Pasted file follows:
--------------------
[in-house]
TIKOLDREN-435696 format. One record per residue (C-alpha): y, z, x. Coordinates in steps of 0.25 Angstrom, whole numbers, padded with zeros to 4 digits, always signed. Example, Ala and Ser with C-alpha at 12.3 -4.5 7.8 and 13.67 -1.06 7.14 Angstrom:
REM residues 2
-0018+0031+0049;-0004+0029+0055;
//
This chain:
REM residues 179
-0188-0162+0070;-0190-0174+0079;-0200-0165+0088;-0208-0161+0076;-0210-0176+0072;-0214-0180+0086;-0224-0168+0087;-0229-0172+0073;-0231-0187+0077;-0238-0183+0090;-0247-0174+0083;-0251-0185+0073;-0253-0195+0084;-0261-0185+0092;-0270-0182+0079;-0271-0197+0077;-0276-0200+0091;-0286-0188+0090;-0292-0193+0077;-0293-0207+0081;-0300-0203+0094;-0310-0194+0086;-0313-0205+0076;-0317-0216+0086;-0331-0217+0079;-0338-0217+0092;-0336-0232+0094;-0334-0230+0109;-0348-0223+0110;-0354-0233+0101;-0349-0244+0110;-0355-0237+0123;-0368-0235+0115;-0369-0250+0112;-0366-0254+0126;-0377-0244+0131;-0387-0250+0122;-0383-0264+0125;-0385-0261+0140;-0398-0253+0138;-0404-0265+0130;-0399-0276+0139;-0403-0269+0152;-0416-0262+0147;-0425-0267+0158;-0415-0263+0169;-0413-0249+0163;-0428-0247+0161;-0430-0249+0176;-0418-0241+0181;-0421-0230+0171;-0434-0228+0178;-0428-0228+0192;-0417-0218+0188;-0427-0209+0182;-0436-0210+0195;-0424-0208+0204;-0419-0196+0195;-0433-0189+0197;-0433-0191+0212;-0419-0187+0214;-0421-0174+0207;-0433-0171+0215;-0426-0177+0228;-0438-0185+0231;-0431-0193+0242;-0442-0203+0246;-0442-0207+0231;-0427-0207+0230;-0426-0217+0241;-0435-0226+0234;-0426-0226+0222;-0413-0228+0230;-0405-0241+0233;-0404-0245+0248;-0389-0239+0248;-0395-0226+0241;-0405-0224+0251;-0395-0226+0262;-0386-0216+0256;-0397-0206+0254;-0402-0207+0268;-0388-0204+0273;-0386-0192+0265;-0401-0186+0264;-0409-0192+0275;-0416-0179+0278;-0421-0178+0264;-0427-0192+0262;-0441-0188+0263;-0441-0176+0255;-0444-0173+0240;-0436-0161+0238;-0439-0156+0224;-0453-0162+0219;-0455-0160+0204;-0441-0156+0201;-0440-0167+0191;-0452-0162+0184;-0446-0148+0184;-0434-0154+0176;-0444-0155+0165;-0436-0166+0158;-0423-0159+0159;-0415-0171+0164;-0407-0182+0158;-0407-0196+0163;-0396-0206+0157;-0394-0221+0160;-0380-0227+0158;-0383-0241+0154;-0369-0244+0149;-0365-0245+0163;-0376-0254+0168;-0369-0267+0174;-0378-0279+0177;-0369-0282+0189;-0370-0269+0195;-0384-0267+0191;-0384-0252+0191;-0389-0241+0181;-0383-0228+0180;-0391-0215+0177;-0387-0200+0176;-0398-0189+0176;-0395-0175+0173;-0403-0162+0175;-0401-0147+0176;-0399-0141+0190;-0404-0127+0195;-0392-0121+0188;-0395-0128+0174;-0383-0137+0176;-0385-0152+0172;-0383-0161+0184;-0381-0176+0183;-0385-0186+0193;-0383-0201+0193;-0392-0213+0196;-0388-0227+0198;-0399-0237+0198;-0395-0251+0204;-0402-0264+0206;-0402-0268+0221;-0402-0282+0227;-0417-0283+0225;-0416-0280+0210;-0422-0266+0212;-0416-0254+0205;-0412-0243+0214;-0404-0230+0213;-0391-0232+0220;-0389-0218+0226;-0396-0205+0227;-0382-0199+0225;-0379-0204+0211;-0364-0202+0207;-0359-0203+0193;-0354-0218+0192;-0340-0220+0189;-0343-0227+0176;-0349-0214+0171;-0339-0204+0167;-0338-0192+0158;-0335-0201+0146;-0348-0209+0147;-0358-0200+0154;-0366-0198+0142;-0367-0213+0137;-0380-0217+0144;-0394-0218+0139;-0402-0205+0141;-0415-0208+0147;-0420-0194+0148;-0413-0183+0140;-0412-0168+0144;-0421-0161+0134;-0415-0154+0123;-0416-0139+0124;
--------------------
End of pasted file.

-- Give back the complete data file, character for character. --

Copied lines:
[in-house]
TIKOLDREN-435696 format. One record per residue (C-alpha): y, z, x. Coordinates in steps of 0.25 Angstrom, whole numbers, padded with zeros to 4 digits, always signed. Example, Ala and Ser with C-alpha at 12.3 -4.5 7.8 and 13.67 -1.06 7.14 Angstrom:
REM residues 2
-0018+0031+0049;-0004+0029+0055;
//
This chain:
REM residues 179
-0188-0162+0070;-0190-0174+0079;-0200-0165+0088;-0208-0161+0076;-0210-0176+0072;-0214-0180+0086;-0224-0168+0087;-0229-0172+0073;-0231-0187+0077;-0238-0183+0090;-0247-0174+0083;-0251-0185+0073;-0253-0195+0084;-0261-0185+0092;-0270-0182+0079;-0271-0197+0077;-0276-0200+0091;-0286-0188+0090;-0292-0193+0077;-0293-0207+0081;-0300-0203+0094;-0310-0194+0086;-0313-0205+0076;-0317-0216+0086;-0331-0217+0079;-0338-0217+0092;-0336-0232+0094;-0334-0230+0109;-0348-0223+0110;-0354-0233+0101;-0349-0244+0110;-0355-0237+0123;-0368-0235+0115;-0369-0250+0112;-0366-0254+0126;-0377-0244+0131;-0387-0250+0122;-0383-0264+0125;-0385-0261+0140;-0398-0253+0138;-0404-0265+0130;-0399-0276+0139;-0403-0269+0152;-0416-0262+0147;-0425-0267+0158;-0415-0263+0169;-0413-0249+0163;-0428-0247+0161;-0430-0249+0176;-0418-0241+0181;-0421-0230+0171;-0434-0228+0178;-0428-0228+0192;-0417-0218+0188;-0427-0209+0182;-0436-0210+0195;-0424-0208+0204;-0419-0196+0195;-0433-0189+0197;-0433-0191+0212;-0419-0187+0214;-0421-0174+0207;-0433-0171+0215;-0426-0177+0228;-0438-0185+0231;-0431-0193+0242;-0442-0203+0246;-0442-0207+0231;-0427-0207+0230;-0426-0217+0241;-0435-0226+0234;-0426-0226+0222;-0413-0228+0230;-0405-0241+0233;-0404-0245+0248;-0389-0239+0248;-0395-0226+0241;-0405-0224+0251;-0395-0226+0262;-0386-0216+0256;-0397-0206+0254;-0402-0207+0268;-0388-0204+0273;-0386-0192+0265;-0401-0186+0264;-0409-0192+0275;-0416-0179+0278;-0421-0178+0264;-0427-0192+0262;-0441-0188+0263;-0441-0176+0255;-0444-0173+0240;-0436-0161+0238;-0439-0156+0224;-0453-0162+0219;-0455-0160+0204;-0441-0156+0201;-0440-0167+0191;-0452-0162+0184;-0446-0148+0184;-0434-0154+0176;-0444-0155+0165;-0436-0166+0158;-0423-0159+0159;-0415-0171+0164;-0407-0182+0158;-0407-0196+0163;-0396-0206+0157;-0394-0221+0160;-0380-0227+0158;-0383-0241+0154;-0369-0244+0149;-0365-0245+0163;-0376-0254+0168;-0369-0267+0174;-0378-0279+0177;-0369-0282+0189;-0370-0269+0195;-0384-0267+0191;-0384-0252+0191;-0389-0241+0181;-0383-0228+0180;-0391-0215+0177;-0387-0200+0176;-0398-0189+0176;-0395-0175+0173;-0403-0162+0175;-0401-0147+0176;-0399-0141+0190;-0404-0127+0195;-0392-0121+0188;-0395-0128+0174;-0383-0137+0176;-0385-0152+0172;-0383-0161+0184;-0381-0176+0183;-0385-0186+0193;-0383-0201+0193;-0392-0213+0196;-0388-0227+0198;-0399-0237+0198;-0395-0251+0204;-0402-0264+0206;-0402-0268+0221;-0402-0282+0227;-0417-0283+0225;-0416-0280+0210;-0422-0266+0212;-0416-0254+0205;-0412-0243+0214;-0404-0230+0213;-0391-0232+0220;-0389-0218+0226;-0396-0205+0227;-0382-0199+0225;-0379-0204+0211;-0364-0202+0207;-0359-0203+0193;-0354-0218+0192;-0340-0220+0189;-0343-0227+0176;-0349-0214+0171;-0339-0204+0167;-0338-0192+0158;-0335-0201+0146;-0348-0209+0147;-0358-0200+0154;-0366-0198+0142;-0367-0213+0137;-0380-0217+0144;-0394-0218+0139;-0402-0205+0141;-0415-0208+0147;-0420-0194+0148;-0413-0183+0140;-0412-0168+0144;-0421-0161+0134;-0415-0154+0123;-0416-0139+0124;